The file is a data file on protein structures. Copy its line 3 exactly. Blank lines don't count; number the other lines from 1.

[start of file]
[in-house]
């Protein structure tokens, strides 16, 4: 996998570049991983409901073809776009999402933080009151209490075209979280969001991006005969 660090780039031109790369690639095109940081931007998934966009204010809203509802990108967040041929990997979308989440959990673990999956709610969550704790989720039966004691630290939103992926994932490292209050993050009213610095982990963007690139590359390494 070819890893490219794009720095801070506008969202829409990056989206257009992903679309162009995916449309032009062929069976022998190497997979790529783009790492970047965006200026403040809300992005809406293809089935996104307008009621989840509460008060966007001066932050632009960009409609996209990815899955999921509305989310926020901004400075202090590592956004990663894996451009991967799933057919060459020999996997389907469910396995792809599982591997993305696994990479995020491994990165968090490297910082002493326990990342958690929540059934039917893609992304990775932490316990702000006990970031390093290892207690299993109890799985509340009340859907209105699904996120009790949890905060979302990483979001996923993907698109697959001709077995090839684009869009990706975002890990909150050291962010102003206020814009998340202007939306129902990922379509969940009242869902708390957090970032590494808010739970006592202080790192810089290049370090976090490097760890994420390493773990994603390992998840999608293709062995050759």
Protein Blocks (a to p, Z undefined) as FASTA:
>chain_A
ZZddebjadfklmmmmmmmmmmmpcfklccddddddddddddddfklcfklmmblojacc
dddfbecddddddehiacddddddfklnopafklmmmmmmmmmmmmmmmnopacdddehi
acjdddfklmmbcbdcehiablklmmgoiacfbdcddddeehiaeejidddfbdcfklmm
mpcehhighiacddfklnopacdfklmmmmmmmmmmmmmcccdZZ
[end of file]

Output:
Protein Blocks (a to p, Z undefined) as FASTA: